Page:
More thoughts about the new iPads announced yesterday, and thinking that if I were to buy a new, "larger" iPad that I might prefer the 13-inch model given that I would want to use it for something other than how I use my existing iPads.#
iMore points out the irony that the new iPad Air is actually heavier than the new iPad Pro, thanks to the OLED screen of the Pro. I guess the idea that a model with the name "Air" in it should be the lightest one available is lost on Apple. Perhaps Apple re-brand the Air, Pro, and the current Pro, Max, then they would have iPads from Mini to Max.#
  • Seemingly to steel some thunder from Apple, today Google made the Pixel 8A available for pre-order and it ships next week. Normally Google waits for their annual developer conference to announce and ship the A-series phone, so the timing is curious. The Pixel 8a costs $499 and Google provides $200 on trade-in of the Pixel 7a that I bought last year. At the moment I have no plans to replace the 7a thought I bought last year, even though the 8a has the Tensor G3 chip.#
  • Google also announced that they are now selling the Pixel Tablet without the charging speaker dock for $399, which is $100 less with the dock included. Previously Google did not sell the tablet without the dock. #
  • Today Apple announced new models of the iPad Air and iPad Pro with associated new Magic Keyboards and a third generation Apple Pencil. Over the years my tablet usage has transitioned between Android, starting with the Nexus 7, and the original iPad, and recently back to Android with the Boox Note Air 3C. I bought the first iPad Pro that I ultimately replaced with the fourth generation iPad Air in 2020. I also have the iPad Mini 6 that I bought in 2022. #
  • The main use case of the iPad Air has been for work, particularly writing notes in OneNote. The secondary use case for my iPad Air is watching video. Earlier this year I bought the Boox Note Air 3C that is a much better writing experience than the iPad + Apple Pencil so today I pretty much only use the Air for watching video. One other intermittent use case is for reading sheet music when I am asked to play at church, but that may only happen a couple times per year. Right now it is hard to find a reason to replace my current iPad Air with another "large" iPad model. #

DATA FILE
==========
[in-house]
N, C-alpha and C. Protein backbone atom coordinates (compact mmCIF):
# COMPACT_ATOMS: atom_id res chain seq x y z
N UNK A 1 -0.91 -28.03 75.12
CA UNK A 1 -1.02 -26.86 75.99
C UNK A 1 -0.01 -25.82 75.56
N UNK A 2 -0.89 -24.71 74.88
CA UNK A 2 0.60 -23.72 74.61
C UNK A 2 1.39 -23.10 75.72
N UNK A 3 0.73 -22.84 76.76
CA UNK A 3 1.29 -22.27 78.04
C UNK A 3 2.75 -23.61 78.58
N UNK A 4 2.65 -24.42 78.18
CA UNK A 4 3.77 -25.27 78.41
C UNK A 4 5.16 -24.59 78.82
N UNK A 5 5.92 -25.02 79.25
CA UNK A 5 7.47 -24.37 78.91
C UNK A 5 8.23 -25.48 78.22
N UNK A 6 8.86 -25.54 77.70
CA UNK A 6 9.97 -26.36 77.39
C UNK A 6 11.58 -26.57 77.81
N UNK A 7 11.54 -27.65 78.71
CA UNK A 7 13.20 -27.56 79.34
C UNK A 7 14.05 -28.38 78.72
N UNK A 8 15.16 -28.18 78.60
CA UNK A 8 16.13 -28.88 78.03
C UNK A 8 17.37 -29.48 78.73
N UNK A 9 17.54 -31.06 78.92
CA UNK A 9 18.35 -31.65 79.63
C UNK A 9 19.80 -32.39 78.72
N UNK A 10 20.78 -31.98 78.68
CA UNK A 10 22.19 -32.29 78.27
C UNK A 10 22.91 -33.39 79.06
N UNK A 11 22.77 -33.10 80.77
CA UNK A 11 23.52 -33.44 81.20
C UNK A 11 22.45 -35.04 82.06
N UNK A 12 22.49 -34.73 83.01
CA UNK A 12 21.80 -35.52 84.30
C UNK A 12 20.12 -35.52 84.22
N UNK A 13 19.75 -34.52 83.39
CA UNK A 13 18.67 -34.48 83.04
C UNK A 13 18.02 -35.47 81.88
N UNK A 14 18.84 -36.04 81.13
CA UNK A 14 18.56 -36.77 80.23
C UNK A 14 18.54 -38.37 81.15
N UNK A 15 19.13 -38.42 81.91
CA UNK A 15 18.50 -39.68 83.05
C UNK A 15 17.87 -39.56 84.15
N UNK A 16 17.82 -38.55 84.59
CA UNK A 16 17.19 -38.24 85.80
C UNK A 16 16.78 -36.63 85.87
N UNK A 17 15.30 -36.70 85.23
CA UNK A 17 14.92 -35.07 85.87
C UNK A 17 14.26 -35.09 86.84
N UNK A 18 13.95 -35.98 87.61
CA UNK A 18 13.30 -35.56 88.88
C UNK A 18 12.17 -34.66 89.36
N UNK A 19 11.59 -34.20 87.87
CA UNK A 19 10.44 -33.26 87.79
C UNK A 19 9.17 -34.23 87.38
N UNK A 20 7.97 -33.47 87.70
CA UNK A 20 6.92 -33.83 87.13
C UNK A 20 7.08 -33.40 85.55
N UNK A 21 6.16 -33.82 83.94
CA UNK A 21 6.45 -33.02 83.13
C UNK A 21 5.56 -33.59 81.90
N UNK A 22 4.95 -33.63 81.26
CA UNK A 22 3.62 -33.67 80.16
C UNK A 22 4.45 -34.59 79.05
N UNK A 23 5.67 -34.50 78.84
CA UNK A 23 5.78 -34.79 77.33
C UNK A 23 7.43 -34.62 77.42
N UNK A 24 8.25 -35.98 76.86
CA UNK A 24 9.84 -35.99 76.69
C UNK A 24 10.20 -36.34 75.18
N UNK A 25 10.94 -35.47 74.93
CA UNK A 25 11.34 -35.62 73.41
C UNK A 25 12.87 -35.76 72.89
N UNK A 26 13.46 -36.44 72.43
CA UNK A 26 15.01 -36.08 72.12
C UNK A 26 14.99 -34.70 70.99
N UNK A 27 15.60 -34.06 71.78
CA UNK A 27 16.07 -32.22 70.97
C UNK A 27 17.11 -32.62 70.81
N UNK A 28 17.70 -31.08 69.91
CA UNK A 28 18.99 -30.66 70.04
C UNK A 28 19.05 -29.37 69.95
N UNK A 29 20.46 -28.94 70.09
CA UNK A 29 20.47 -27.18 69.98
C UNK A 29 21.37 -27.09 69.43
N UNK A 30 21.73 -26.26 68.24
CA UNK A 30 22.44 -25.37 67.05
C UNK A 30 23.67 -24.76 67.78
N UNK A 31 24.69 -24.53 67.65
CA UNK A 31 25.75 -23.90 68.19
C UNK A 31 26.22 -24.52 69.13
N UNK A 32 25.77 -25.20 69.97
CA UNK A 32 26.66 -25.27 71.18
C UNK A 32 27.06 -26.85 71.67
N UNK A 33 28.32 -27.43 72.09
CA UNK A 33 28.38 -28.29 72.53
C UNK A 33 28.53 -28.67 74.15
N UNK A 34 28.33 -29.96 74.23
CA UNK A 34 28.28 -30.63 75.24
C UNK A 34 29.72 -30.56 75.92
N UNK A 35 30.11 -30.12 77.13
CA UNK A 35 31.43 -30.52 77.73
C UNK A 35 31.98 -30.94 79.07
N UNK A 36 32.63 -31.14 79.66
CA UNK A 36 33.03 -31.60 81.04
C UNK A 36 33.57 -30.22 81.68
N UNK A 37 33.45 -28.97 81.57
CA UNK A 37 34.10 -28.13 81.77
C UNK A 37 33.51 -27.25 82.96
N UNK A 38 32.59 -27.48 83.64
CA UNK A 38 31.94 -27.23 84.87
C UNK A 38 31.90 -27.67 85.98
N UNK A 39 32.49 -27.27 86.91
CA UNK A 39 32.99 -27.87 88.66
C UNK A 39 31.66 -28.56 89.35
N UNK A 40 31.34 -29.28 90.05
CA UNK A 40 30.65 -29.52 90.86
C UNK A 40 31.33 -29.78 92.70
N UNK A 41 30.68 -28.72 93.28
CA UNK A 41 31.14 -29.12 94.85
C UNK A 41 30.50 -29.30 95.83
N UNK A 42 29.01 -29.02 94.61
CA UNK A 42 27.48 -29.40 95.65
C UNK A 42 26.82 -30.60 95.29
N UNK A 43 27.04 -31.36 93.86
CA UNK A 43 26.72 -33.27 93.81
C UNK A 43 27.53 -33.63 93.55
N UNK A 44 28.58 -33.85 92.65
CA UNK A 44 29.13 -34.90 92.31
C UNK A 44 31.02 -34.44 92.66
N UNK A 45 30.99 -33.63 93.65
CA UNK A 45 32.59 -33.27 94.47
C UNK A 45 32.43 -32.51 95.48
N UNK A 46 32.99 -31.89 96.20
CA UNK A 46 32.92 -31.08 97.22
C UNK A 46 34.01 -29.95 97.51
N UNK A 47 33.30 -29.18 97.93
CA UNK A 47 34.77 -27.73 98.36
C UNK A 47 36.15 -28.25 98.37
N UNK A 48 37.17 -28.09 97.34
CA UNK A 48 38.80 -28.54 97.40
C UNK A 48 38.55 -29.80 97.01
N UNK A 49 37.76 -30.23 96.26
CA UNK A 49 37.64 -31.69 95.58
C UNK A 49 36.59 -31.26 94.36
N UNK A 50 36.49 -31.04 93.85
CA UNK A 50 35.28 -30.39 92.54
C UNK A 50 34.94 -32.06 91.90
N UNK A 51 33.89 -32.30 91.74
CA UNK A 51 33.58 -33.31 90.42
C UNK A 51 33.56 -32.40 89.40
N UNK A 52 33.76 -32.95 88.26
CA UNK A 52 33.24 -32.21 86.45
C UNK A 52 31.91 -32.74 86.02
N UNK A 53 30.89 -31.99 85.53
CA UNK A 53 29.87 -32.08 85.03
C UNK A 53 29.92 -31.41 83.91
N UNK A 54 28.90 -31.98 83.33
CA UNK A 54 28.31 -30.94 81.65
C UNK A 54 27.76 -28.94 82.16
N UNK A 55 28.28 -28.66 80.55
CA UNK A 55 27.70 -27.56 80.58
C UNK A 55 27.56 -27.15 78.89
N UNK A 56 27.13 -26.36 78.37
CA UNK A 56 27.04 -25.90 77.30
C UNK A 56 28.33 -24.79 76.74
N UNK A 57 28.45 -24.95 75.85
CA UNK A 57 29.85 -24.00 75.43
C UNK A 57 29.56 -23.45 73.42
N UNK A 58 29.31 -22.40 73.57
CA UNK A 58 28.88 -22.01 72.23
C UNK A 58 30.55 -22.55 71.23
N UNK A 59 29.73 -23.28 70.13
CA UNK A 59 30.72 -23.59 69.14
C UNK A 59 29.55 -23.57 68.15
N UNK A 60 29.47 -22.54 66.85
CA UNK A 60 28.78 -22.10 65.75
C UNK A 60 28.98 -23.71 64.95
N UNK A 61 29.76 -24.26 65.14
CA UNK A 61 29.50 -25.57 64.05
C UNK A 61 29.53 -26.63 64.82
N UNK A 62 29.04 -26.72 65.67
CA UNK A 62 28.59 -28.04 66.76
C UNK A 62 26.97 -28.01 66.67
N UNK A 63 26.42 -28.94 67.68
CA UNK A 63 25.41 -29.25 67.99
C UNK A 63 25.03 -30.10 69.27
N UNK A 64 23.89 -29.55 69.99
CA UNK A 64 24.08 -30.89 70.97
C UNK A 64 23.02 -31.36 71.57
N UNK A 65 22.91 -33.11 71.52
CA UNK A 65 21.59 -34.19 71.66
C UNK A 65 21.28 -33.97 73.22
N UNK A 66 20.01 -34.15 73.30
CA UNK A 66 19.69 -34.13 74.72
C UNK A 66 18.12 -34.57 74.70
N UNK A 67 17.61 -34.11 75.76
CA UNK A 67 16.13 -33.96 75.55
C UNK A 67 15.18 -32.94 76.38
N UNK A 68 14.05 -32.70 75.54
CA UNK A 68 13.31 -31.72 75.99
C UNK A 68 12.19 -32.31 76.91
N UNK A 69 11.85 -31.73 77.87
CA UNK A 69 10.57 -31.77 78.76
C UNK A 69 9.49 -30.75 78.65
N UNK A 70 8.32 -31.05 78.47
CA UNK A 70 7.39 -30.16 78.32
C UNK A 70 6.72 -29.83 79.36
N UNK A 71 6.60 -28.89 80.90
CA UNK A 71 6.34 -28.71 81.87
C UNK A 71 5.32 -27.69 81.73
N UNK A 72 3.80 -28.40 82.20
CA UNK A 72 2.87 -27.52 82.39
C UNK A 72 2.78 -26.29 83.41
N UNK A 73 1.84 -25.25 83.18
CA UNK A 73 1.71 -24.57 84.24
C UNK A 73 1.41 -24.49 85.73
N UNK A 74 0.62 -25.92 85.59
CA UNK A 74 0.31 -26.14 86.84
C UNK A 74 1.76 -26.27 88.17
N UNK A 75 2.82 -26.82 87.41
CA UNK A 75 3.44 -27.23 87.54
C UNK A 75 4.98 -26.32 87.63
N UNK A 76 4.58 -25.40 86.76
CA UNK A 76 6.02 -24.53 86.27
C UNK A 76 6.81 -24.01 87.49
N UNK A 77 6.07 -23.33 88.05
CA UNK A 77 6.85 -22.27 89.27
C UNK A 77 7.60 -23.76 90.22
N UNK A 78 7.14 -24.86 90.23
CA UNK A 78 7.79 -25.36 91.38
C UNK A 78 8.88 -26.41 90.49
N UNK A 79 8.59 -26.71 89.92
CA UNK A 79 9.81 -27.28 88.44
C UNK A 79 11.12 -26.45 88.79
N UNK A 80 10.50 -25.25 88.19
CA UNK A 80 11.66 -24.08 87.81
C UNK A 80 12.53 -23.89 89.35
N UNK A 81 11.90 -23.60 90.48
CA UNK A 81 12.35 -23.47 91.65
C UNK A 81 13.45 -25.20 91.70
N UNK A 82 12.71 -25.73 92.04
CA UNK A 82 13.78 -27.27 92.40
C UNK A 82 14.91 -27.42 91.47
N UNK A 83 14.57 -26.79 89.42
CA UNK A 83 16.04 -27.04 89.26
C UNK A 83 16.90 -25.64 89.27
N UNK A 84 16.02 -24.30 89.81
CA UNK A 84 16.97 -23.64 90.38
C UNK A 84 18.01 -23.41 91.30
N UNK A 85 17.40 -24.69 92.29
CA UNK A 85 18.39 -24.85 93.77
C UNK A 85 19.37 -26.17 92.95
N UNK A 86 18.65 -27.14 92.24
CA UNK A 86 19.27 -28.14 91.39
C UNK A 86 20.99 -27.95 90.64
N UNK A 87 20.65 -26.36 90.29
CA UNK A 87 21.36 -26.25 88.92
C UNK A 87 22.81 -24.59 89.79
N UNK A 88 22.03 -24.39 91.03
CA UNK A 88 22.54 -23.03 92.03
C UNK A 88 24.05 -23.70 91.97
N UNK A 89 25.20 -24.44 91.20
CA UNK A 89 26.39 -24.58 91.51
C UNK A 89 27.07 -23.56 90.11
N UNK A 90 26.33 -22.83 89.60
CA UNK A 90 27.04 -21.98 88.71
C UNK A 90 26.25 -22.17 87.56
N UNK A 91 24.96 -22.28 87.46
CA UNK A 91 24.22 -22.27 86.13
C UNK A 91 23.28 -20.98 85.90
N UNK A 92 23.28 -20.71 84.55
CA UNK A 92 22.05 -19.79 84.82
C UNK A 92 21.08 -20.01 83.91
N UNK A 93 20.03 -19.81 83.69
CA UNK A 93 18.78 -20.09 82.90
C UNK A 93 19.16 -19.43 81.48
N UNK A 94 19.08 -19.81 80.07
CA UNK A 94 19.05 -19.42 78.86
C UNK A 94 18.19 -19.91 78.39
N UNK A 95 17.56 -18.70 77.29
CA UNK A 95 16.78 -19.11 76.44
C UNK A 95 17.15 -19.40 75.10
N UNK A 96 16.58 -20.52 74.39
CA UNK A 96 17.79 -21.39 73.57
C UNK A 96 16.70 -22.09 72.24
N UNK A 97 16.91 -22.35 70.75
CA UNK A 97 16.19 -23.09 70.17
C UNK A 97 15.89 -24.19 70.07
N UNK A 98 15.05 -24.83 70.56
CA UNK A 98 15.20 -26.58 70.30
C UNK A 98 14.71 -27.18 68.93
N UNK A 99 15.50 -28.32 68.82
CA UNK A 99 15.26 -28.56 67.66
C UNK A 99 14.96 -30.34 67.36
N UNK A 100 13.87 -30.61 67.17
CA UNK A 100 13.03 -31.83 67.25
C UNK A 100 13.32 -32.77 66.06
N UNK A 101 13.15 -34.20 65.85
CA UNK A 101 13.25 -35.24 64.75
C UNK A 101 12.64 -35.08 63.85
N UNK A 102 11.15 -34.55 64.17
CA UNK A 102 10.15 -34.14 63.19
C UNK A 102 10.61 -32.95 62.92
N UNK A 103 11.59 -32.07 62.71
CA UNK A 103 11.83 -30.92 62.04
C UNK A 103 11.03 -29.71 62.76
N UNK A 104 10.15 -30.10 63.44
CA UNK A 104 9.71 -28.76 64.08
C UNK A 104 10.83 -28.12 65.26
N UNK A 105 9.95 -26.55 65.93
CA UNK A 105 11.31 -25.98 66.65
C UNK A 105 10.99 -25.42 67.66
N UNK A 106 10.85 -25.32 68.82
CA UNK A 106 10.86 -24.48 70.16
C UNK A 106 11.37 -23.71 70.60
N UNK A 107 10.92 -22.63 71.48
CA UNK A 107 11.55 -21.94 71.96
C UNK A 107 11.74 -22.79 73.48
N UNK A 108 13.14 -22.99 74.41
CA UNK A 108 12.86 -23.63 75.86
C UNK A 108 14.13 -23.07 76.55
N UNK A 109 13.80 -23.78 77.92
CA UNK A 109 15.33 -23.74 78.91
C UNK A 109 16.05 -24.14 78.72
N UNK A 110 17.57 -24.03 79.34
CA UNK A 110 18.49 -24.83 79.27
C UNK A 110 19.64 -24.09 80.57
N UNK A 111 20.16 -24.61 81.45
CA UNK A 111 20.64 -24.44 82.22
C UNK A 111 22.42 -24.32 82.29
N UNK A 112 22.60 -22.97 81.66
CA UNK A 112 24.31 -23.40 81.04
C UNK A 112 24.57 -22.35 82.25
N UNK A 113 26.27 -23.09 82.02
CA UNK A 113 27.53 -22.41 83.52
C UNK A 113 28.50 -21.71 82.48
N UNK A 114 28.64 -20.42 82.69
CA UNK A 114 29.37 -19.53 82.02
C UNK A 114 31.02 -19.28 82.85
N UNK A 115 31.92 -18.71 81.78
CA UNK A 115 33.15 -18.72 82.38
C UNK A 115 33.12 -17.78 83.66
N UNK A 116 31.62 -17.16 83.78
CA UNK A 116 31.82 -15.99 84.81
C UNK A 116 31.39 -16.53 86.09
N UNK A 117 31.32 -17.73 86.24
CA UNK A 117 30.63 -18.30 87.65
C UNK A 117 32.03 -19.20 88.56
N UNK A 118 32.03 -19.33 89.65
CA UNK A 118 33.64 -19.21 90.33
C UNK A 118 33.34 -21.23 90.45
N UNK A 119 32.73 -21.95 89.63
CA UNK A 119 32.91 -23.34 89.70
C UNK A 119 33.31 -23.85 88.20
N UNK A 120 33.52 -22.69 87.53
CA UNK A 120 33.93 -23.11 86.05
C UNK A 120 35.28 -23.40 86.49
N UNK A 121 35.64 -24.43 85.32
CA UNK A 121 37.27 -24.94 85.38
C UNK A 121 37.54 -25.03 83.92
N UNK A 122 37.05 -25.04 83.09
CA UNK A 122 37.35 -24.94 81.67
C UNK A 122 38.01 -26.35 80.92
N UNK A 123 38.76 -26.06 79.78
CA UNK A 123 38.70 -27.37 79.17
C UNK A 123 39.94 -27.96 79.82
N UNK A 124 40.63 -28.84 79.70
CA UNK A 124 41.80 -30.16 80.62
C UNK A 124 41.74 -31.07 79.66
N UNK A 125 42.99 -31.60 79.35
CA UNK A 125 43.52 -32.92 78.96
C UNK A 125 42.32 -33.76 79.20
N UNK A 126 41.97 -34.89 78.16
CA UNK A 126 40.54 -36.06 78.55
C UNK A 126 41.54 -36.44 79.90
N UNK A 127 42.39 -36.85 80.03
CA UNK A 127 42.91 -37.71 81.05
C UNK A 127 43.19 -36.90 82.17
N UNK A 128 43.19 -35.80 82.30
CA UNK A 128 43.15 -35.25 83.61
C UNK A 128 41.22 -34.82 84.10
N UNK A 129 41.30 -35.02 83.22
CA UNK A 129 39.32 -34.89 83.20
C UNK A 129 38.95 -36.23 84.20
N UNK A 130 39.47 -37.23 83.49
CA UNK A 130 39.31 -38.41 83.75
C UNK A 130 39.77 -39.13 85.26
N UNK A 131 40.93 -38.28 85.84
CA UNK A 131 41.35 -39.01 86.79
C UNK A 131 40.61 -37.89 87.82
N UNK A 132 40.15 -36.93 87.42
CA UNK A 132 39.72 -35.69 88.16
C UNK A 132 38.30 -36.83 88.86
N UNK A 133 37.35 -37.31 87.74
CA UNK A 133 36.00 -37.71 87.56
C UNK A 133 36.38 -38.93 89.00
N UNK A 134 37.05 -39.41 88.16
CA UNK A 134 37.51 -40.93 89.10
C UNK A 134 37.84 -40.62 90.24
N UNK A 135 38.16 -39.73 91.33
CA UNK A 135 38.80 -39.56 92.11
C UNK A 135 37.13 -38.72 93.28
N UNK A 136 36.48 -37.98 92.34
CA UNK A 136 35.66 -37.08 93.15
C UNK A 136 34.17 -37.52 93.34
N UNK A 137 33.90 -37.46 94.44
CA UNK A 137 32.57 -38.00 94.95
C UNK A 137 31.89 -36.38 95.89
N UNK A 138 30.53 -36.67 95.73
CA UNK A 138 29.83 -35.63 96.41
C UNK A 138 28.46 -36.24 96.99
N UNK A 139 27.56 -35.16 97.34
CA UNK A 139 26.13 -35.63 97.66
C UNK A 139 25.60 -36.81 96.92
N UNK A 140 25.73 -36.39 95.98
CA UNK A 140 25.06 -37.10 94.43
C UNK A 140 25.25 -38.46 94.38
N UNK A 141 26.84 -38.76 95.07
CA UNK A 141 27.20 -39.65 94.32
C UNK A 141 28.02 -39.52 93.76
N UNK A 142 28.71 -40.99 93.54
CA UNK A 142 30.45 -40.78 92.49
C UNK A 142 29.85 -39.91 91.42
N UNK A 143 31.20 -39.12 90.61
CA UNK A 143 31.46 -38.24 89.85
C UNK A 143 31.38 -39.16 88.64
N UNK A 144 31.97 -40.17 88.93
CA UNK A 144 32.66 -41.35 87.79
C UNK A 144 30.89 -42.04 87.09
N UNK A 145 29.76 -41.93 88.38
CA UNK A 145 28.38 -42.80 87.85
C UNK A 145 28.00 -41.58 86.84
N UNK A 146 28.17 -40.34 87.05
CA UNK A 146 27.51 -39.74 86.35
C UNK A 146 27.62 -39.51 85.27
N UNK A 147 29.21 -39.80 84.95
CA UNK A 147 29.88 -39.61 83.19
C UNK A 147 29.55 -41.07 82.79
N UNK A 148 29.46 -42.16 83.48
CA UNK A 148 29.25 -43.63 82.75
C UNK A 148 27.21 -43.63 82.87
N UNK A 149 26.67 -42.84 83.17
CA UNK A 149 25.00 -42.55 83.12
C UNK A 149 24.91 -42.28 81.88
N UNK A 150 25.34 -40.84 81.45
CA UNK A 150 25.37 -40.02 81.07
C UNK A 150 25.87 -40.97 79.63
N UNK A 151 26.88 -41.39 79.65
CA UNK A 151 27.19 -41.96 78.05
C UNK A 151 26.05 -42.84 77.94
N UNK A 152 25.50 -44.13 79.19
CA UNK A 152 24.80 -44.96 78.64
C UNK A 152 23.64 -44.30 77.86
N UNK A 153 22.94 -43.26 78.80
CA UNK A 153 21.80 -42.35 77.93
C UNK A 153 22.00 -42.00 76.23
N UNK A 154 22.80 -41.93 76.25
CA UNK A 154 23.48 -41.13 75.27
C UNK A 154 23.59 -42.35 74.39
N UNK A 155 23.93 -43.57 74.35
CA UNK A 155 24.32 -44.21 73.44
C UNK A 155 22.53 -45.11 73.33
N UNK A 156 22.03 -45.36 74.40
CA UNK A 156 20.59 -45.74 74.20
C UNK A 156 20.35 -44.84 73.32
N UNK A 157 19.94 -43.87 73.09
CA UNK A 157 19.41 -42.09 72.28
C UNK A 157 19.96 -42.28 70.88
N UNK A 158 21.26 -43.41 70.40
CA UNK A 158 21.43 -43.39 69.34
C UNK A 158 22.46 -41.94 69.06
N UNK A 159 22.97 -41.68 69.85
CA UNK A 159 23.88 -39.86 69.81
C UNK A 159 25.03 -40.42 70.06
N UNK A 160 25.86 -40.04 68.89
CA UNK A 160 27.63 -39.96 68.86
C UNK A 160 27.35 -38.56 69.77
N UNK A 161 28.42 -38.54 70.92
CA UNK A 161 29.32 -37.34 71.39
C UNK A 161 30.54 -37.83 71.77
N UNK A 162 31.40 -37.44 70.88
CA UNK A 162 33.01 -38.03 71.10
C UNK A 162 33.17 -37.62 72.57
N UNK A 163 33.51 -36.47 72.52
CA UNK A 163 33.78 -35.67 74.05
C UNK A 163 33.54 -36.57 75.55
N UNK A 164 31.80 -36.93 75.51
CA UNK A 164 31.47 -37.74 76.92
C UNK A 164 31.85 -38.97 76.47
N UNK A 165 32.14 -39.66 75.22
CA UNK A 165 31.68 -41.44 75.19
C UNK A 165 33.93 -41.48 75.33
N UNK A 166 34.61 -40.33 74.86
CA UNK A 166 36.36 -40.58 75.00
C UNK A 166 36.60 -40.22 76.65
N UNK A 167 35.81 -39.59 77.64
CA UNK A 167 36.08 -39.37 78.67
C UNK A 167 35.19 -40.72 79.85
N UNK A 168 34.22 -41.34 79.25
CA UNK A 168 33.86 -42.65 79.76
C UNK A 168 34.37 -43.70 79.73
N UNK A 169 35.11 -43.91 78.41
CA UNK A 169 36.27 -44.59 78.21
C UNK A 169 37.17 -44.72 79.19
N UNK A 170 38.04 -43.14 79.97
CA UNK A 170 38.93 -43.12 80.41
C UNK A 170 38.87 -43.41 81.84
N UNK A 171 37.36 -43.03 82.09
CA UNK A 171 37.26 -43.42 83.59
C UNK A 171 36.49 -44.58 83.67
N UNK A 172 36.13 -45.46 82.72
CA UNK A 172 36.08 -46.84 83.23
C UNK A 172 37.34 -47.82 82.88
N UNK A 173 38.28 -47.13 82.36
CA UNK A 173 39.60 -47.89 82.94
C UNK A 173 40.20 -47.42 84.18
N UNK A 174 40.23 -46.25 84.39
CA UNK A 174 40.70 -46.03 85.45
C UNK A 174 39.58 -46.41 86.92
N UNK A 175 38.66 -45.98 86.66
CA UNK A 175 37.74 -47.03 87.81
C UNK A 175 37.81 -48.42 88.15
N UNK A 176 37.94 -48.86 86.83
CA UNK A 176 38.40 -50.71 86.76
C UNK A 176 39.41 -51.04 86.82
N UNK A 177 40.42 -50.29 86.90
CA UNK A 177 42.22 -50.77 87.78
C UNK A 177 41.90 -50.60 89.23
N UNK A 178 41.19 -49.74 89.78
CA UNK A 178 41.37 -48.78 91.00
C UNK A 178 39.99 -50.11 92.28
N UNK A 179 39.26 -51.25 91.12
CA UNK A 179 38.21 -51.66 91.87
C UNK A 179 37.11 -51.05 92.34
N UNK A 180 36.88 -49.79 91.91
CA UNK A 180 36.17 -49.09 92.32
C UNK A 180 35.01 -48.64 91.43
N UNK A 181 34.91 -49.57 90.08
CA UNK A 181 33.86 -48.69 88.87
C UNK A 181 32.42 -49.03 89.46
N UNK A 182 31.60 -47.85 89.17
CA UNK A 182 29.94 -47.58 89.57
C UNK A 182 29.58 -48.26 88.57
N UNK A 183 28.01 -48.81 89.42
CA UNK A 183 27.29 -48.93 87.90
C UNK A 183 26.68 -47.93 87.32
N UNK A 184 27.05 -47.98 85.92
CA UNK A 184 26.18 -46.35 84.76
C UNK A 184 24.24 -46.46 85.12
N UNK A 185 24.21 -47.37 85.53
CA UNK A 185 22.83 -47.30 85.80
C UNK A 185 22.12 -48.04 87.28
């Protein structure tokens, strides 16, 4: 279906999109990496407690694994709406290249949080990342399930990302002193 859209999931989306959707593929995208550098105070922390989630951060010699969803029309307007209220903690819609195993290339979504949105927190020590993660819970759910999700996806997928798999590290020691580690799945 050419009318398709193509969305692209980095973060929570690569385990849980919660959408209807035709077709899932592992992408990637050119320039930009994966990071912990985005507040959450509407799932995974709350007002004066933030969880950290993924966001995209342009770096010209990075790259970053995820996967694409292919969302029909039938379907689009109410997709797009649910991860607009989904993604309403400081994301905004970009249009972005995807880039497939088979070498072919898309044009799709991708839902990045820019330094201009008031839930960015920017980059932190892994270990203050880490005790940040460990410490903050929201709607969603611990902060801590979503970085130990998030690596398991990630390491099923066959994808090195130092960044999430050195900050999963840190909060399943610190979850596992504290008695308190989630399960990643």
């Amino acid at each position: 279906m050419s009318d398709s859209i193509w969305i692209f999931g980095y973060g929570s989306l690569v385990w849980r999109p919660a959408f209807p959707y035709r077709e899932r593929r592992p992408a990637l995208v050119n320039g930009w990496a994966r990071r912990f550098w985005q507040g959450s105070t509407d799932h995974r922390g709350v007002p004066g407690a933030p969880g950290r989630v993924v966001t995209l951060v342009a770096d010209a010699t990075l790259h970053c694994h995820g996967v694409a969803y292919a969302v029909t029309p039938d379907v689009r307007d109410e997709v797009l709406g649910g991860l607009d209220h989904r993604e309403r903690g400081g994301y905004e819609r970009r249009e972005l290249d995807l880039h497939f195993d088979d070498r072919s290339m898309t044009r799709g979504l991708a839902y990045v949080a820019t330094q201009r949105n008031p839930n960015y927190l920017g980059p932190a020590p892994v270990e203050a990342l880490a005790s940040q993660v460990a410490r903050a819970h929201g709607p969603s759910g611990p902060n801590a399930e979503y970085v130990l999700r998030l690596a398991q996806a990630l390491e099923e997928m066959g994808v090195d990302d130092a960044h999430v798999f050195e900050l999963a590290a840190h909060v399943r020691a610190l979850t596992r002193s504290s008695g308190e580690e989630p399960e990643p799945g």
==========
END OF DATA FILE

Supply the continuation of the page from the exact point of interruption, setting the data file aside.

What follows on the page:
• The iPad Mini is the most used of my personal computing devices. Prior to buying the Note Air 3C I did all reading on the iPad Mini, but even now I still occasionally read on it, and of course, if I needed to, I could write on it with the Apple Pencil. The Mini is good enough for video but it is not best suited for reading sheet music due to the small screen. #
  • Apple did not announce a new iPad Mini, obviously they feel that given it is only two years old there is not a real need to upgrade the Mini. Frankly, I think Mini is the most intriguing of Apple's products in terms of what it will do in the future. Today the Mini and the current iPad use the A-series chips like the iPhone, in fact the current 10-th gen iPad uses the exact same A14 Bionic chip that is in my iPad Air. Does Apple want to continue with two chip series or consolidate to one? #
  • Beyond spec upgrades like display types and processors, what else can Apple do to the iPad Mini? Perhaps make it thinner, but that too seems incremental. What seems most likely is a future Apple foldable that is about the same size as the Mini when folded, but I wonder whether the folding screen technology is good enough and affordable enough for that size of a screen? #
  • Two constraints of the existing iPad Mini 6, the operating system and storage, would force me to replace my current Mini with a new model. My current Mini has 256 GB of storage of which I am only using 88 GB, so that is not close to being an issue. At some point Apple will stop supporting the Mini 6 in the latest version of iPadOS, but that isn't likely to happen for 3 to 5 years from now. #
  • The Boox Note Air 3C has confirmed that my primary tablet use case is reading and writing, for which eInk displays are much better suited than the iPad. I could read sheet music on the Note Air 3C, I just haven't needed to try given I have the iPad Air. If I buy another IPad, it is more likely going to be whatever replaces the iPad Mini 6 or perhaps the current generation of the regular iPad. #
I have built a new Proxmox VM using Fedora 40 KDE with XRDP for remote access. The Speedometer browser benchmark shows Firefox performs a little better than Chrome, so I will be using Firefox on this desktop. #
At some point I must have configured Fedora 38 workstation for remote access because I am able to connect to it from my Mac.#
The Declaration is about revolution over government, the Constitution establishes a government.#